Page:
What is a PKI?
A Public Key Infrastructure (PKI) is a system of cryptographic technologies, standards, management processes and controls governing the use of digital certificates.
PKI is a system for supporting digital signatures and document encryption for an organisation.
It is an enabling technology in that it enables users of an insecure public network (such as the internet) to securely and privately exchange data through the use of a public/private cryptographic key pair that is obtained and shared through a trusted authority.
A PKI is made up of:
1. A certificate authority that issues and verifies digital certificates
2. A registration authority that acts as the verifier for the certificate authority before a digital certificate is issued to a requestor
3. One or more directories where the certificates or public keys are held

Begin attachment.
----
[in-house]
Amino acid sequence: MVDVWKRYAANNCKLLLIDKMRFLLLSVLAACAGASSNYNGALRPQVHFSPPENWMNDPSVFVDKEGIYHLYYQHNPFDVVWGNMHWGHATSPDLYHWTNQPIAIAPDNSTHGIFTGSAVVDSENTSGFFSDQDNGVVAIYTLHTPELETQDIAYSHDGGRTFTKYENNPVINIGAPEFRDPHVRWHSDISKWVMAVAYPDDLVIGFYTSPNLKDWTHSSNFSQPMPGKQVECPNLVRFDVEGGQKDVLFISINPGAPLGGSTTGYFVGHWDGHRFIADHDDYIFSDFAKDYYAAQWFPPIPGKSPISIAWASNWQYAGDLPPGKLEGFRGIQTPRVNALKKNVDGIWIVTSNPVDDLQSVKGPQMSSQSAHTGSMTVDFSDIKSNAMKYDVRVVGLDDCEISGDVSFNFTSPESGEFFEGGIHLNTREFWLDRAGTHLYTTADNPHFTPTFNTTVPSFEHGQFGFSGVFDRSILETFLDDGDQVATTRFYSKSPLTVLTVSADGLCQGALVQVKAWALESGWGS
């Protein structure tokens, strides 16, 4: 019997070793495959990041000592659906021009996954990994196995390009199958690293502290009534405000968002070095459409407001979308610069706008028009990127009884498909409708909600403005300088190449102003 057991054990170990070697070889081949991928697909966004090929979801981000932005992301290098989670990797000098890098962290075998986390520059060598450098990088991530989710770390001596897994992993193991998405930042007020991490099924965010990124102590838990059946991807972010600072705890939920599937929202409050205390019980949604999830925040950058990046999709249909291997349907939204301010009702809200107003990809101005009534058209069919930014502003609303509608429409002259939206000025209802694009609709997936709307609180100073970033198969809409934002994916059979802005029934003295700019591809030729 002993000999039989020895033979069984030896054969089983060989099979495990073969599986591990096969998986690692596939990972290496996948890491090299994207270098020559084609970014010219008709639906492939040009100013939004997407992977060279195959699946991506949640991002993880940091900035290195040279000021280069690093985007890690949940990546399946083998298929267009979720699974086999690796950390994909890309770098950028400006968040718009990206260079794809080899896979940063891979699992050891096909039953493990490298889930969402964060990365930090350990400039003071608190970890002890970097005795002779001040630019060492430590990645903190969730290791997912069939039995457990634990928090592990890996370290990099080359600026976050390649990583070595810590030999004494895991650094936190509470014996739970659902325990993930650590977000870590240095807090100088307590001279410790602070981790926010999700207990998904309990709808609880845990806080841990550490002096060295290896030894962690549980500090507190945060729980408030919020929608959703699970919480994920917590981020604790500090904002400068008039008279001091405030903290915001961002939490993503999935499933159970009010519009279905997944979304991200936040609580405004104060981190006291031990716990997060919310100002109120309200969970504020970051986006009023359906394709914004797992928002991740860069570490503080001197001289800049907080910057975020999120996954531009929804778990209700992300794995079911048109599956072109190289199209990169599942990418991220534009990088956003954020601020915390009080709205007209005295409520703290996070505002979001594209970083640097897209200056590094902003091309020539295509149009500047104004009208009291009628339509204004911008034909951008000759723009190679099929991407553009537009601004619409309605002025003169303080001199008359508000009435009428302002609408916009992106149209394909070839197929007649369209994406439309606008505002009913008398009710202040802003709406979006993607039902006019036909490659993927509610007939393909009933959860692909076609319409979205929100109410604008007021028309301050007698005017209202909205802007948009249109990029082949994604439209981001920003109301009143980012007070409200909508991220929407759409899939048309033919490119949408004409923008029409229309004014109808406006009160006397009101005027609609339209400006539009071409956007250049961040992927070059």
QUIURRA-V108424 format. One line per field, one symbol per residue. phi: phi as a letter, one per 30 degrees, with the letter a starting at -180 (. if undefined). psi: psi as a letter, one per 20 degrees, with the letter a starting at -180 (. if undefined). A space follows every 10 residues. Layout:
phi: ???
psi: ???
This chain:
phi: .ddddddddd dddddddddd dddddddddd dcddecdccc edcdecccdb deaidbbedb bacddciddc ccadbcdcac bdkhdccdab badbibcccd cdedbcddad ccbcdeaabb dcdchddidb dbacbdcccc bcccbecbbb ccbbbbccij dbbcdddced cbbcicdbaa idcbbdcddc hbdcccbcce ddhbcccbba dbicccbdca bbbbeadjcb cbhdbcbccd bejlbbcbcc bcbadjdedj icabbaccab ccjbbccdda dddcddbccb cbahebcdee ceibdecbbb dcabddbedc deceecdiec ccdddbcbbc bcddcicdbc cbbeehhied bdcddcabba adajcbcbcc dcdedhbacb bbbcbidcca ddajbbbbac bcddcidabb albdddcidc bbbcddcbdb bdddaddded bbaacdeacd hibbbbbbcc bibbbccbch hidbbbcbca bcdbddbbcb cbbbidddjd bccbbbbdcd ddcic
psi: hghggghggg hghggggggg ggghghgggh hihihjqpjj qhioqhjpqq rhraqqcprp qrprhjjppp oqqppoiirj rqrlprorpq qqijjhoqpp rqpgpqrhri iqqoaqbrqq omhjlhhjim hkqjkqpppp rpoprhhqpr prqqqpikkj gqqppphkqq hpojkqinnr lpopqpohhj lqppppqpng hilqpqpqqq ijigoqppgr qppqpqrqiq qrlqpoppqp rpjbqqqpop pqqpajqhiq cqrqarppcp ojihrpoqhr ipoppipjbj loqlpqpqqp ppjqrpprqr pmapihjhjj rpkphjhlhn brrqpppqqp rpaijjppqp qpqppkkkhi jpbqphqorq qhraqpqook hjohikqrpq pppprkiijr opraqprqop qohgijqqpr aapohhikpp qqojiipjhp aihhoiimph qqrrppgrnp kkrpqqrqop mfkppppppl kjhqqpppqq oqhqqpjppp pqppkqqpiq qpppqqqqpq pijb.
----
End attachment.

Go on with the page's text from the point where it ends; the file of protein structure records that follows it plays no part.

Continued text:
4. A certificate management system
A successfully managed and implemented PKI assures:
Non-repudiation provides evidence – verified by a trusted third party – that a transaction has been sent or authorised by the purported sender. PKI uses digital signatures to bind the identity of a party to the transaction, so knowledge of the transaction cannot later be denied.
The process of testing a verifying an assertion of identity, in order to establish a reliable level of confidence in those assertions.
PKI offers integrity through digital signatures, which are used to prove that the data has not been altered in transit. This effectively prevents malicious third parties from tampering with the messages.
Confidentiality allows selected users to exchange sensitive information. Recipient-targeted encryption ensures that only the intended recipients of a message will be able to decrypt and read the message.
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